LONDON (Reuters) - Britain’s lawmakers launched an inquiry on Friday aimed at ensuring its financial services remain globally competitive after the country’s full departure from the European Union next month.
“We’ll make a series of recommendations for how the government, public bodies and the sector itself can ensure that the UK remains a premier financial centre,” said Mel Stride, chair of parliament’s Treasury Select Committee.
Britain left the EU last January and full access to the bloc under transition arrangements ends on Dec. 31, with 7,500 jobs and assets worth around a trillion pounds having already left the City of London for new EU financial hubs.
The inquiry will build on reforms already outlined by Britain’s finance minister Rishi Sunak last week that include making UK listings rules more attractive, amending insurance capital rules, and a sales tax break worth 800 million pounds on financial exports to the EU.
Lawmakers will consider what skills and immigration policy UK financial services will need as banks worry they will no longer be able to hire talent easily after Brexit promised tighter controls of immigration.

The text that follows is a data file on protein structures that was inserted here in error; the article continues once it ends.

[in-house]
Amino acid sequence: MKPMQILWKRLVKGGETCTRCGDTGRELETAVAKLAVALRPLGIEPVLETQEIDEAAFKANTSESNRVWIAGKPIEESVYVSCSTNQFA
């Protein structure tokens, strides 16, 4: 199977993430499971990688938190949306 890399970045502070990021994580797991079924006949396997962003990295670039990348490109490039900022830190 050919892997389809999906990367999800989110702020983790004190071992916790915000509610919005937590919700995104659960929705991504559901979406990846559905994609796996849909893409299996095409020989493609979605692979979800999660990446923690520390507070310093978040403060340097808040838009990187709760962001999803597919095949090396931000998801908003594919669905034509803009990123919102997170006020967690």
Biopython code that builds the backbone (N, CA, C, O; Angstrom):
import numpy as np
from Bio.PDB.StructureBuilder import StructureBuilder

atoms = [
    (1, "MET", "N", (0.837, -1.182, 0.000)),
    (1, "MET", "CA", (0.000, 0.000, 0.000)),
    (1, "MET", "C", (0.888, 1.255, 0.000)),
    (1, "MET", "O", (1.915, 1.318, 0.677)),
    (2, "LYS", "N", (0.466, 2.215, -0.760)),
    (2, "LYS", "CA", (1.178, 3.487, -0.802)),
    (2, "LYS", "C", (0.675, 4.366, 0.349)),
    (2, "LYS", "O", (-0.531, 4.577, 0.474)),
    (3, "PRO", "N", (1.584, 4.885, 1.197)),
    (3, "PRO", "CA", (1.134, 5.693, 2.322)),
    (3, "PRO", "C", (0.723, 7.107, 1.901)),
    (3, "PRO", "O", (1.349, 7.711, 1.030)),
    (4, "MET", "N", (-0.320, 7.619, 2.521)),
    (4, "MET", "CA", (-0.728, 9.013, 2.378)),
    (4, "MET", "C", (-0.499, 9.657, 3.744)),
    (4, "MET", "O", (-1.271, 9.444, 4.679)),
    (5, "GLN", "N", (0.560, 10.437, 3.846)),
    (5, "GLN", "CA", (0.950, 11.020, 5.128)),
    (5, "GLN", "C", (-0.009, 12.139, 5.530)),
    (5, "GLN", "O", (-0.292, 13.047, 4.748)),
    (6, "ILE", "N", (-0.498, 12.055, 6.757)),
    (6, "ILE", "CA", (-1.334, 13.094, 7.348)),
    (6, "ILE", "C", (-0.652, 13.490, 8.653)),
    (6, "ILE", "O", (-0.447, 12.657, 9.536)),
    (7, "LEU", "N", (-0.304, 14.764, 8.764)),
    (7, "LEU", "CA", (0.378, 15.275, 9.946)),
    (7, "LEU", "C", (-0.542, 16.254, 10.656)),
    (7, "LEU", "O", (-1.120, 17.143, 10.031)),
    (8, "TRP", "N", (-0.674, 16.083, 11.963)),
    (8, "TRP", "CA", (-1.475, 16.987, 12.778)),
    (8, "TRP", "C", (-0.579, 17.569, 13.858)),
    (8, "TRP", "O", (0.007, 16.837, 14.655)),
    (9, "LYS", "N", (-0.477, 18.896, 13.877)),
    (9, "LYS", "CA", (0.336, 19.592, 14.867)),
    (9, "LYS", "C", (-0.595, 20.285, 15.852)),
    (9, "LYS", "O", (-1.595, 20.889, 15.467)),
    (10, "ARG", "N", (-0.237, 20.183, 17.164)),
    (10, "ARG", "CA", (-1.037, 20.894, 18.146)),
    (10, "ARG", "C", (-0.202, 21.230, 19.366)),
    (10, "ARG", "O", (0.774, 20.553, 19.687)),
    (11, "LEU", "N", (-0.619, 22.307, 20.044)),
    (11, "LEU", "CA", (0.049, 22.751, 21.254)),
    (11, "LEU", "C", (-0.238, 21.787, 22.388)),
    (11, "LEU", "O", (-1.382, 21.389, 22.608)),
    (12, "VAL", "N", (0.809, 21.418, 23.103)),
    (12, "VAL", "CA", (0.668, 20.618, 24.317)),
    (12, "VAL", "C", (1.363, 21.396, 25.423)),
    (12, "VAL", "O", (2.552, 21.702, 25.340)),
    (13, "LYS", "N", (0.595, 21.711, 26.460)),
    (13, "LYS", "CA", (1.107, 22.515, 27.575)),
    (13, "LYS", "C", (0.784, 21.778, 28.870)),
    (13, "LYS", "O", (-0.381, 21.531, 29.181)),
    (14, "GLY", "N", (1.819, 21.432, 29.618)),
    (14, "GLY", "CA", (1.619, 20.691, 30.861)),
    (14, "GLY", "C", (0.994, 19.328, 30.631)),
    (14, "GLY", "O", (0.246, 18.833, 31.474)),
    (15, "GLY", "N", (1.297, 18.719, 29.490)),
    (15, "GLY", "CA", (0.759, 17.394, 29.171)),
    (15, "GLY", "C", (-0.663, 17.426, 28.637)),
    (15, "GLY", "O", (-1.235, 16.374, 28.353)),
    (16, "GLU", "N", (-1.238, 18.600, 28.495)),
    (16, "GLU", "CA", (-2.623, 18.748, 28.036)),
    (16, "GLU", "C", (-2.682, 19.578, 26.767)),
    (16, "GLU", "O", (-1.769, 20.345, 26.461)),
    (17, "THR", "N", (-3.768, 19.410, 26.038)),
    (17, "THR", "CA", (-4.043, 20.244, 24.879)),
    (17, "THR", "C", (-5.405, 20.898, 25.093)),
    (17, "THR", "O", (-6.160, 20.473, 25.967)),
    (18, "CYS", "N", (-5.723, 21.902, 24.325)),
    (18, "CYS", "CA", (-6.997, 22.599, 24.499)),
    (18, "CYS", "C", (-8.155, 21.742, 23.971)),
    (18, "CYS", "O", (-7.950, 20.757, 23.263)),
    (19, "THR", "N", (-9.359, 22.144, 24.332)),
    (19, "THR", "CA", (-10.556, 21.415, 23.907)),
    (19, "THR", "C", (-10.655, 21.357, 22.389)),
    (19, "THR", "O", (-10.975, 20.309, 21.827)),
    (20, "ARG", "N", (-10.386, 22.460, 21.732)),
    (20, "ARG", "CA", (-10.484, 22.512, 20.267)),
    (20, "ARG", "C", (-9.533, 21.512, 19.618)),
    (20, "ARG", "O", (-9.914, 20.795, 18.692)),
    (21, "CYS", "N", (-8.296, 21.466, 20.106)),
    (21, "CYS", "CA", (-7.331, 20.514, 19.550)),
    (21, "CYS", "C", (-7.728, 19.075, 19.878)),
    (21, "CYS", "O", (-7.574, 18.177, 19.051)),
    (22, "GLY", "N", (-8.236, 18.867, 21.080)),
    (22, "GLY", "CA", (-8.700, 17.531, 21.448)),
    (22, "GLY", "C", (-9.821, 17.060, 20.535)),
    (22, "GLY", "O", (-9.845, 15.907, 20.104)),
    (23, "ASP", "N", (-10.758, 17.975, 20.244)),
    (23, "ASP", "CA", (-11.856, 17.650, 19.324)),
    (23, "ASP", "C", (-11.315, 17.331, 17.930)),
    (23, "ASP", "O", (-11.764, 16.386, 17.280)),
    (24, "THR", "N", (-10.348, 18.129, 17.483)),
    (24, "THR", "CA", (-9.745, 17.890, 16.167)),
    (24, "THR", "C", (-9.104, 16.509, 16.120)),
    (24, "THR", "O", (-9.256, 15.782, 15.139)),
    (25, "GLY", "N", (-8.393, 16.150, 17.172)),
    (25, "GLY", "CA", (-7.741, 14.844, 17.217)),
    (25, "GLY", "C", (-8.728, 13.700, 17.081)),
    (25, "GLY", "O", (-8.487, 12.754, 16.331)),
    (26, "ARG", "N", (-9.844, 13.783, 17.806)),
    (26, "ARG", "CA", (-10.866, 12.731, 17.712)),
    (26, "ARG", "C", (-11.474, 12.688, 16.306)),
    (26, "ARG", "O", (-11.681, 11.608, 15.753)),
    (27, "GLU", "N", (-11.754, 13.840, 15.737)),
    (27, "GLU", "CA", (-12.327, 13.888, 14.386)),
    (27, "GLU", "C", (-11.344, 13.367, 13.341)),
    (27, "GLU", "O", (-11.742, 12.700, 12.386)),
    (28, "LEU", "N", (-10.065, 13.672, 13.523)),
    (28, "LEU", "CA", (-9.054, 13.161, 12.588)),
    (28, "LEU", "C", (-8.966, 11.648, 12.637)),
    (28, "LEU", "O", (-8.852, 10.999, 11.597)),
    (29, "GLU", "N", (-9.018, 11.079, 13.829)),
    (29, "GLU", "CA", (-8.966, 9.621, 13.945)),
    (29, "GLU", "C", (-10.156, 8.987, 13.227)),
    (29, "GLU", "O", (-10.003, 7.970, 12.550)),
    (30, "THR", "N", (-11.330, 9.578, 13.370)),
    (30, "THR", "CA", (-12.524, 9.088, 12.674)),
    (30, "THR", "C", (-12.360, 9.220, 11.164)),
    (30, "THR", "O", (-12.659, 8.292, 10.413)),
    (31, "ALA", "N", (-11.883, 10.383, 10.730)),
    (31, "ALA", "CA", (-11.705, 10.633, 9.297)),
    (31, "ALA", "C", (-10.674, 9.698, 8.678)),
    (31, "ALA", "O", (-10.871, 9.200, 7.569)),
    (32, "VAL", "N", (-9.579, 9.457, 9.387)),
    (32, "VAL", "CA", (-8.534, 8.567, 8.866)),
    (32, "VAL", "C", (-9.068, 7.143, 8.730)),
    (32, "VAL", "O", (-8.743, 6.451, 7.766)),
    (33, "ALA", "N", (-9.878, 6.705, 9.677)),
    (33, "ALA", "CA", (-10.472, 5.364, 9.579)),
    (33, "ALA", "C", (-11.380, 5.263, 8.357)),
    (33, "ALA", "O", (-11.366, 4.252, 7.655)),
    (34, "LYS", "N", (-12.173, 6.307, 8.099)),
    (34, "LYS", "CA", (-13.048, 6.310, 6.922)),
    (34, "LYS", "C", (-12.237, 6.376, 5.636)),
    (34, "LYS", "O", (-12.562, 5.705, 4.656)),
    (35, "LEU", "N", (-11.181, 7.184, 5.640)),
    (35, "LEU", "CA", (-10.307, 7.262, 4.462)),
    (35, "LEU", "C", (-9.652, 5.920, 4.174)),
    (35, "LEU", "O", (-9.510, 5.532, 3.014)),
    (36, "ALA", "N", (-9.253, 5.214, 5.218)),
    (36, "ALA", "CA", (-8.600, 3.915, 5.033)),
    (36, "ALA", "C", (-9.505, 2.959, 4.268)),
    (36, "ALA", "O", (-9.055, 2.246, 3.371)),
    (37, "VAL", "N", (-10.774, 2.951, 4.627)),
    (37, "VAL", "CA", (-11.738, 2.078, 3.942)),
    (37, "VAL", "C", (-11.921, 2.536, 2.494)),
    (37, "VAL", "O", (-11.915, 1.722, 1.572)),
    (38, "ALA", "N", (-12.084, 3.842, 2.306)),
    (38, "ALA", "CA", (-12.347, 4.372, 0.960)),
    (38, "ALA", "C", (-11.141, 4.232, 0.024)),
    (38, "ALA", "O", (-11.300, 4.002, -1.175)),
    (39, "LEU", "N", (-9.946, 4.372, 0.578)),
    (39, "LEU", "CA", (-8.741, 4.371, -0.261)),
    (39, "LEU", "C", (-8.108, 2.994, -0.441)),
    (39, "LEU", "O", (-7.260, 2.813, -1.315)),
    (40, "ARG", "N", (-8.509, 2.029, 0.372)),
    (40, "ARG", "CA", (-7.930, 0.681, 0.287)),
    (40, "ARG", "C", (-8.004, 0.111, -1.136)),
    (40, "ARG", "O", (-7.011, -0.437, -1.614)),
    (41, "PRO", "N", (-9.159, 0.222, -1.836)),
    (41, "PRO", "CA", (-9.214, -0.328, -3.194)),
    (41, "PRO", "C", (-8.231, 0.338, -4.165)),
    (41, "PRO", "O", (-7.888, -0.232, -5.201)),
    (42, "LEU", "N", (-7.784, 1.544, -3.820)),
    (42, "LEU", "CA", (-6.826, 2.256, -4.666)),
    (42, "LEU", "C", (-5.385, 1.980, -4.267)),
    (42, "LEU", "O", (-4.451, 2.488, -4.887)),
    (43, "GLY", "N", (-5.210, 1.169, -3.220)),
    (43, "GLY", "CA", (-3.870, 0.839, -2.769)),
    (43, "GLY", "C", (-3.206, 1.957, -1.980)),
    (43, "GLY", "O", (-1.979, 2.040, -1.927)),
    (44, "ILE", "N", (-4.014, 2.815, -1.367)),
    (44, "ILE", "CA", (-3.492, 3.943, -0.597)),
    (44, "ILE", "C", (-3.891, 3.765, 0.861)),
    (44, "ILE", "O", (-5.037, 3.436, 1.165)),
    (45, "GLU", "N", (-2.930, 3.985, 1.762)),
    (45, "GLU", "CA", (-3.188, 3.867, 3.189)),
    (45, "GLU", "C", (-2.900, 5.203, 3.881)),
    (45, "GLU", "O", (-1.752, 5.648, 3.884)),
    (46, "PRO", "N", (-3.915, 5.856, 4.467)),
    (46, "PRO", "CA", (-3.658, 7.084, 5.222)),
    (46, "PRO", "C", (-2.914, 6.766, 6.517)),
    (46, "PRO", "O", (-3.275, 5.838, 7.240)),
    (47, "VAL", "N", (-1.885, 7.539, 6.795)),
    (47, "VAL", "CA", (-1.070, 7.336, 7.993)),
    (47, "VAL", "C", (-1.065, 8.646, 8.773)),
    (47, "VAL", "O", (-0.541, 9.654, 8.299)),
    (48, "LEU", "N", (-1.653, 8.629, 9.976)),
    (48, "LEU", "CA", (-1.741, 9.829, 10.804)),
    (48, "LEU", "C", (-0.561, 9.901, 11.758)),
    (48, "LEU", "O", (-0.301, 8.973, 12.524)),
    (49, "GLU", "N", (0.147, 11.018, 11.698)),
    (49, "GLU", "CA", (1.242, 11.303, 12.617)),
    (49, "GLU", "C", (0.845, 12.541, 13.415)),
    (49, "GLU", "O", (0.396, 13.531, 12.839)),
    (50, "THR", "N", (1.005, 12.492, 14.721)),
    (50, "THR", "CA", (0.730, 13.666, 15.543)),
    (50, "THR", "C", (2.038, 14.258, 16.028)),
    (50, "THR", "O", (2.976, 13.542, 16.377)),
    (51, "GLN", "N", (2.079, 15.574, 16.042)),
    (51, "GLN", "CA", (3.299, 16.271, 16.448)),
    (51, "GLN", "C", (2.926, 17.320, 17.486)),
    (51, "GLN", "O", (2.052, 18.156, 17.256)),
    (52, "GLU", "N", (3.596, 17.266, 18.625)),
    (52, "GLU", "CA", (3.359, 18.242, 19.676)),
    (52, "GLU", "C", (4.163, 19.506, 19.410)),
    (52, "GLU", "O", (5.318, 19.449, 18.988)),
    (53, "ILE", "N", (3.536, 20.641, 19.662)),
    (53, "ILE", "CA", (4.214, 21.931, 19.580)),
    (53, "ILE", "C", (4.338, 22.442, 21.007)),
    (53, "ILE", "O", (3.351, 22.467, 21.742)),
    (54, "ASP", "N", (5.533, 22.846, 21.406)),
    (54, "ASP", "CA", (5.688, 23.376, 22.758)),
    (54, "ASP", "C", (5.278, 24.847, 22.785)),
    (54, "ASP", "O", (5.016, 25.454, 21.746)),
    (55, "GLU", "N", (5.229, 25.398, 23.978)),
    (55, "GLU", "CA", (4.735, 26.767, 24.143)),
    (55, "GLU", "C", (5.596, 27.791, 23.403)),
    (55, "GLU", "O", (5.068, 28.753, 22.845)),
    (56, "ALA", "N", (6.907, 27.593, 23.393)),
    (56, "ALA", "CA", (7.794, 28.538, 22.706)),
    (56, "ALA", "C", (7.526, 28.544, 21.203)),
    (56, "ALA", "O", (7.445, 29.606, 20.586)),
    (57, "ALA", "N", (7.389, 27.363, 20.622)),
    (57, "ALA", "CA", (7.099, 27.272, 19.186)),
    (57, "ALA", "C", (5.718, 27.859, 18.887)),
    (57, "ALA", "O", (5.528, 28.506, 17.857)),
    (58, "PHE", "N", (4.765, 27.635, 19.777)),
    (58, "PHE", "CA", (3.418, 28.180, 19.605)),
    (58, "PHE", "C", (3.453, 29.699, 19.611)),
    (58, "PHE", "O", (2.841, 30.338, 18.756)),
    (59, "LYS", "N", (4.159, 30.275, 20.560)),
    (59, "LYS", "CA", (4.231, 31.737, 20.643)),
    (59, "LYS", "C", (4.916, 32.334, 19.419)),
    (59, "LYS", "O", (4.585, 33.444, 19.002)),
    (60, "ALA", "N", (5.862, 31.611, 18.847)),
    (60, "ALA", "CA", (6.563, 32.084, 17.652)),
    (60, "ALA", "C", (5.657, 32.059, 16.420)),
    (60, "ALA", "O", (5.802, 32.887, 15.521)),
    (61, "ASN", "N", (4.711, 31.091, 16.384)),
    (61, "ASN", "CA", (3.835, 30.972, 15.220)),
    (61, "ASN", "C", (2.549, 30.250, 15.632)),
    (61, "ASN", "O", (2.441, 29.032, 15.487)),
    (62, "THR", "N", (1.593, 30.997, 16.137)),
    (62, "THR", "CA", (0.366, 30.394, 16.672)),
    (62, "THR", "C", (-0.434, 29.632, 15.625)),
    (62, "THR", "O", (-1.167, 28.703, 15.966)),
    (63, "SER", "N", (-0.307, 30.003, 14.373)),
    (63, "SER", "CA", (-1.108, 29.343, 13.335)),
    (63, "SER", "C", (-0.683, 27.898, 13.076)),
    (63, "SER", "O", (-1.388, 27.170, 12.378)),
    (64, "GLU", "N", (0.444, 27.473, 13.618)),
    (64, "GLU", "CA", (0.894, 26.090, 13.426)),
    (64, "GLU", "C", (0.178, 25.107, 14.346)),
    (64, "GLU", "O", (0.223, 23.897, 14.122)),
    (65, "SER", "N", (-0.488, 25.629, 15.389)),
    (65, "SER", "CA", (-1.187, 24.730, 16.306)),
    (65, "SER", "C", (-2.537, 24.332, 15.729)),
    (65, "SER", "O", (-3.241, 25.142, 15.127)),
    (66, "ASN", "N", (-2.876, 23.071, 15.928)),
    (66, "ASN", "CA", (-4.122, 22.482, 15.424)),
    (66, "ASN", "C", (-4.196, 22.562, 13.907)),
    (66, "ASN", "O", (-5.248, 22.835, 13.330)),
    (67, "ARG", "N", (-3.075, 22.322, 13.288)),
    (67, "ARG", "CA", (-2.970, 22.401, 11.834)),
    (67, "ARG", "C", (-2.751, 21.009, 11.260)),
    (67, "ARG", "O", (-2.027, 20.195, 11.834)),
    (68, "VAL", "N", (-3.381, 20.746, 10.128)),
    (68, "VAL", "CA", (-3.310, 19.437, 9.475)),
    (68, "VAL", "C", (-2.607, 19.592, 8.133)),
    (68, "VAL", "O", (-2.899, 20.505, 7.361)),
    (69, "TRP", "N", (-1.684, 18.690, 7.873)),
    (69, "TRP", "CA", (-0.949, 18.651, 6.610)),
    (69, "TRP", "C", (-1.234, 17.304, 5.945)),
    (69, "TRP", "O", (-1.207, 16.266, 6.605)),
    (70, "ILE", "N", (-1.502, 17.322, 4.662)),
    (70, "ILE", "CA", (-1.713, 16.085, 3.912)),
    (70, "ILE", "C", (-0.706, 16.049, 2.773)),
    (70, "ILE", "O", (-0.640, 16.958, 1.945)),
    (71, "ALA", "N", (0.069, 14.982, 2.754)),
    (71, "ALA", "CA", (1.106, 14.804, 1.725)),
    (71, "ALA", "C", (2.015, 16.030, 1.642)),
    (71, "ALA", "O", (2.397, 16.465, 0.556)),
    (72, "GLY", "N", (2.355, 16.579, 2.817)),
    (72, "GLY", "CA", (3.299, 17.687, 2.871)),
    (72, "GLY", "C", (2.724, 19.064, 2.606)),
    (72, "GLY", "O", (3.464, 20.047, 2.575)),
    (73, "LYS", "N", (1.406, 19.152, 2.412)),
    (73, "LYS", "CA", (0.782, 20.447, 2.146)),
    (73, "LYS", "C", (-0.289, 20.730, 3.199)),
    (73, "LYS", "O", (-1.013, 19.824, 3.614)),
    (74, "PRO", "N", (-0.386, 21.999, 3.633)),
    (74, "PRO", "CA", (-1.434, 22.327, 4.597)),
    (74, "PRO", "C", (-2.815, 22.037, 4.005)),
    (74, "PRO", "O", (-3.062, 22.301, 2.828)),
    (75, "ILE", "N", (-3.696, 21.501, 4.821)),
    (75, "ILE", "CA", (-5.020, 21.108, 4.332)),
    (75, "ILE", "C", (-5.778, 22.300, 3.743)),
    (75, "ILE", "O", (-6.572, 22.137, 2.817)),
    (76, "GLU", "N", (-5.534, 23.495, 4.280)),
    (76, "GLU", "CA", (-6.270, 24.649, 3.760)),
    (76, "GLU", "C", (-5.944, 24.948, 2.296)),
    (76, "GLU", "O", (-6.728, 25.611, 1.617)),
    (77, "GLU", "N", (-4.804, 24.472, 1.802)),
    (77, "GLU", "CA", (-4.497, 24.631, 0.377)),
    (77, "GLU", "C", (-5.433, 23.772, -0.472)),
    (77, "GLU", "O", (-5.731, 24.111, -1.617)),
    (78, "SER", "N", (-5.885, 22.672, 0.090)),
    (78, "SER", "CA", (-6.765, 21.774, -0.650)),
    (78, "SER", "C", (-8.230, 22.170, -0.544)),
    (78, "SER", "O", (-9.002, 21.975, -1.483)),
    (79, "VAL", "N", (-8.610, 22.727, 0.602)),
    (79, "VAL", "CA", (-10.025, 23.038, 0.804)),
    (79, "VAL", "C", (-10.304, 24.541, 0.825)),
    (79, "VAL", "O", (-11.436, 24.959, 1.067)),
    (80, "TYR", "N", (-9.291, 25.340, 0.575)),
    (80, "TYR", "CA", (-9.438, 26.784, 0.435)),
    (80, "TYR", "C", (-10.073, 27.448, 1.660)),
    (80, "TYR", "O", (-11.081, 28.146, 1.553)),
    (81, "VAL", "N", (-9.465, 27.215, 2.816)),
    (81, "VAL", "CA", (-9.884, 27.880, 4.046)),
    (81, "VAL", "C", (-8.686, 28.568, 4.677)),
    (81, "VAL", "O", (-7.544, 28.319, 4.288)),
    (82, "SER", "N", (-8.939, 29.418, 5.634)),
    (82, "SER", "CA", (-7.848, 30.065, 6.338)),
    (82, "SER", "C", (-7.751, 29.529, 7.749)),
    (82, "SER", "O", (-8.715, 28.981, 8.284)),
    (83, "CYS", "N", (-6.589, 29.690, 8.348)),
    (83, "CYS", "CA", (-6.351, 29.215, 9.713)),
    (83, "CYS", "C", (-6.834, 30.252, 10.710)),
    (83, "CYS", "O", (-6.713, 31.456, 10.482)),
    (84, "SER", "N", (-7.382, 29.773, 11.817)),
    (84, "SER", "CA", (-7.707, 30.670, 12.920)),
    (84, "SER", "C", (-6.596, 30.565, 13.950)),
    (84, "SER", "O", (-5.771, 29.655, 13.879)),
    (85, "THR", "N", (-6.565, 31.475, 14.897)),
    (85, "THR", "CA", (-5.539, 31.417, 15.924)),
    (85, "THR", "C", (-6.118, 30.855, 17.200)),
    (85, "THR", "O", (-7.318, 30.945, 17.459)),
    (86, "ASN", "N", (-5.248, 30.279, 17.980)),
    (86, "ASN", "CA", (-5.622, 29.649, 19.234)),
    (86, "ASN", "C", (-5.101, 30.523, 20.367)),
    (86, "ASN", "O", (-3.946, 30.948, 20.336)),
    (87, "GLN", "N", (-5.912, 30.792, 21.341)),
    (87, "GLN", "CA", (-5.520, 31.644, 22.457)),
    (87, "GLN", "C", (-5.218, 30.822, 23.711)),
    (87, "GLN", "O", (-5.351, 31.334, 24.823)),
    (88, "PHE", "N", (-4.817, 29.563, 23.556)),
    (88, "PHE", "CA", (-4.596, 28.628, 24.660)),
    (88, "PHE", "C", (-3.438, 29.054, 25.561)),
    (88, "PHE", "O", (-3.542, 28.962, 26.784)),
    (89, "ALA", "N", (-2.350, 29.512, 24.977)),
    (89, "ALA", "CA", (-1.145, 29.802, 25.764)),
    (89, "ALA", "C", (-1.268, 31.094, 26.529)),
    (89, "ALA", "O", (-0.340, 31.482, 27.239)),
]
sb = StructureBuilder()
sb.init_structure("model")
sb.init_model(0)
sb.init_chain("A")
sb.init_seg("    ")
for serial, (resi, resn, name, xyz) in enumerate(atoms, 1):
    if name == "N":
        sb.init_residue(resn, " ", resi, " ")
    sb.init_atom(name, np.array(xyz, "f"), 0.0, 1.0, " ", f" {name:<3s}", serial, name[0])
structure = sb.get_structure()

It will also look at how regulators should be funded and whether they should have objectives that include wider public policy issues like consumer interests.
The finance ministry has rejected calls from some lawmakers for regulators to have a blanket statutory objective to consider the competitiveness of Britain’s financial sector when writing new rules.
Britain’s financial services minister John Glen said on Thursday that leaving the EU meant “regulating differently, regulating better”.
“We want to become the most open and competitive financial services centre in the world,” Glen told TheCityUK’s national conference.
Reporting by Huw Jones, Editing by William Maclean
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